[INTERVIEW] Sandy Malone: “I’ve planned 500 weddings”
Here’s one of my favorite interviews so far, featuring Sandy Malone, one of the most charismatic and energetic wedding planners I’ve ever spoken to. Sandy has ton of wedding-related experience and I’m sure her answers will WOW you as well as they WOWed me.
Q: Sandy, thank you so much for agreeing to do this interview with us. I feel like you have a lot of wedding knowledge to share! First of all, tell us why wedding planning?
A: I planned my own destination wedding on Vieques Island, Puerto Rico, in 2004, and although all my guests had a fantastic time, I didn’t have fun because I was too busy worrying about the little details and triaging the problems. I’d been planning events (including weddings for friends) in the Washington, DC, area for years, and got married in Vieques after finding it while consulting for the Government of Puerto Rico. We bought a vacation home here and fell in love with the island. There wasn’t a wedding planner on Vieques and when the time was right for my husband to retire as a police captain in DC, we took advantage of the opportunity to fill a niche that was desperately needed. And the company exploded!
A: I began my professional career as a political journalist. I was managing editor of Campaigns & Elections Magazine during the 1996 election cycle, and then went on to write the first Politics.Net column for the Wall Street Journal before they even had a Tech page. But I’ve been party planning since high school when my parents found themselves in our Headmaster’s office explaining how their daughter had managed to pull off a hotel suite party for hundreds of high school students after a dance. I was always the one who organized the group events for my friends and their friends, and this continued into college. But my other first love has always been writing. I won my first journalism award in high school, and went on to win several national awards while at The Ohio State University. Being able to teach brides and grooms how to plan their weddings and what pitfalls to avoid has become a passion for me – and my columns run in BRIDES and The Huffington Post several times a week. I blog for lots of other publications too, but there’s only so much time. I have my first book – a how to DIY your own destination wedding guide – coming out in early Spring 2016!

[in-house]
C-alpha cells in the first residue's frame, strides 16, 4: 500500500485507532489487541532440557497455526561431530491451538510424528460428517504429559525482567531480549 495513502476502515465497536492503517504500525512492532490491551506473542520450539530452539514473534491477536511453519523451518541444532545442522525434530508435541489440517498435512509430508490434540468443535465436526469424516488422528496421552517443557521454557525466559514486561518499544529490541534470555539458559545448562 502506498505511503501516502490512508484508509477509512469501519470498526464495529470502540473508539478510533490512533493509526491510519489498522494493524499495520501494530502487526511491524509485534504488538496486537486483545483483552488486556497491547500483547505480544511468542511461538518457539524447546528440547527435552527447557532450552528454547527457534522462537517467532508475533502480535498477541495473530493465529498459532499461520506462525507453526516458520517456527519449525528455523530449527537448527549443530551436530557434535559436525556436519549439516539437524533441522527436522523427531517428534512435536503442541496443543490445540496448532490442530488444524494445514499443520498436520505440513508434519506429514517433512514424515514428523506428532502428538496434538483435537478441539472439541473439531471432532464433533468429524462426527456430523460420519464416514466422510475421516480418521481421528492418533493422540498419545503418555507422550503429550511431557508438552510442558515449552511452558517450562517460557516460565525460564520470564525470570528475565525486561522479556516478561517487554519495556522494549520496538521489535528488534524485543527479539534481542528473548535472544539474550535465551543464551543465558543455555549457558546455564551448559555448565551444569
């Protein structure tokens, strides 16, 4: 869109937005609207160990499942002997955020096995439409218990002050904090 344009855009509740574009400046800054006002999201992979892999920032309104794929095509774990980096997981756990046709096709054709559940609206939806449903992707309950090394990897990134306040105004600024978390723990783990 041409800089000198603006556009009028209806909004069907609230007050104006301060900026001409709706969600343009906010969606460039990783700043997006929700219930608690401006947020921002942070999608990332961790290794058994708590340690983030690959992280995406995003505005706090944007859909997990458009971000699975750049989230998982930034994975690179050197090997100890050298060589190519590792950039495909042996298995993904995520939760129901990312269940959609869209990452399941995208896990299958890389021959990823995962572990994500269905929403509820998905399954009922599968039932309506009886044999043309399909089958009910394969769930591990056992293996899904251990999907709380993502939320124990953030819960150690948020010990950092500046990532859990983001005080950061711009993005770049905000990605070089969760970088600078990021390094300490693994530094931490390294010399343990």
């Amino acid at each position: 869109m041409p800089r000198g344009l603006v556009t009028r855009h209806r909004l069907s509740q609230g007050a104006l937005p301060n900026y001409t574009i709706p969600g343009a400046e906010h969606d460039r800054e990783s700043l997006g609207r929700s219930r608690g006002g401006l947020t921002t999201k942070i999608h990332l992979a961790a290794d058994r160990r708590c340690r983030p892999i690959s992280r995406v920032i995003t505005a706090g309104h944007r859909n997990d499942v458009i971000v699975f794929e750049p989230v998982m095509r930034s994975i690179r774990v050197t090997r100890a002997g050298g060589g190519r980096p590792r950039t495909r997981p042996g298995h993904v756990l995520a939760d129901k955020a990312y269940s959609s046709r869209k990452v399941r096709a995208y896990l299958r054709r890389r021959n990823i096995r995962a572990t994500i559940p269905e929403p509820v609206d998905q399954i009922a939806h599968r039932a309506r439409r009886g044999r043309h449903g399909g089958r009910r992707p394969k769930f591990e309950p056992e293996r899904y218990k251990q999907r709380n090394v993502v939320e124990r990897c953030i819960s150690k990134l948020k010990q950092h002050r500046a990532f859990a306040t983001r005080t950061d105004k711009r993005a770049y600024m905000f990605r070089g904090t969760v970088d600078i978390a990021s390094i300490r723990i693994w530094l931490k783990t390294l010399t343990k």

A: I am the star of TLC’s “Wedding Island,” which originally aired in 2013. That show was bought by FOX International and has aired (and continues to air) all over the world in a multitude of languages. It’s the only reality wedding show that has ever shown that back-end (or inside) of how a destination wedding planning company really works, complete with disasters and emergencies. You’ll find tons of links online and on my web pages.
Q: As for your duties as a wedding planner, what is it that you can do for a bride in the process of planning the actual event?
A: In wedding planning, I wear two different hats – sometimes I’m a traditional wedding planner. That means I take care of everything, from writing the travel information packets and helping clients choose everything from their venue to décor. And I also make everything run smoothly week of the actual wedding so that my clients can relax and be the “Guests of Honor” rather than the “hosts” of their own wedding events.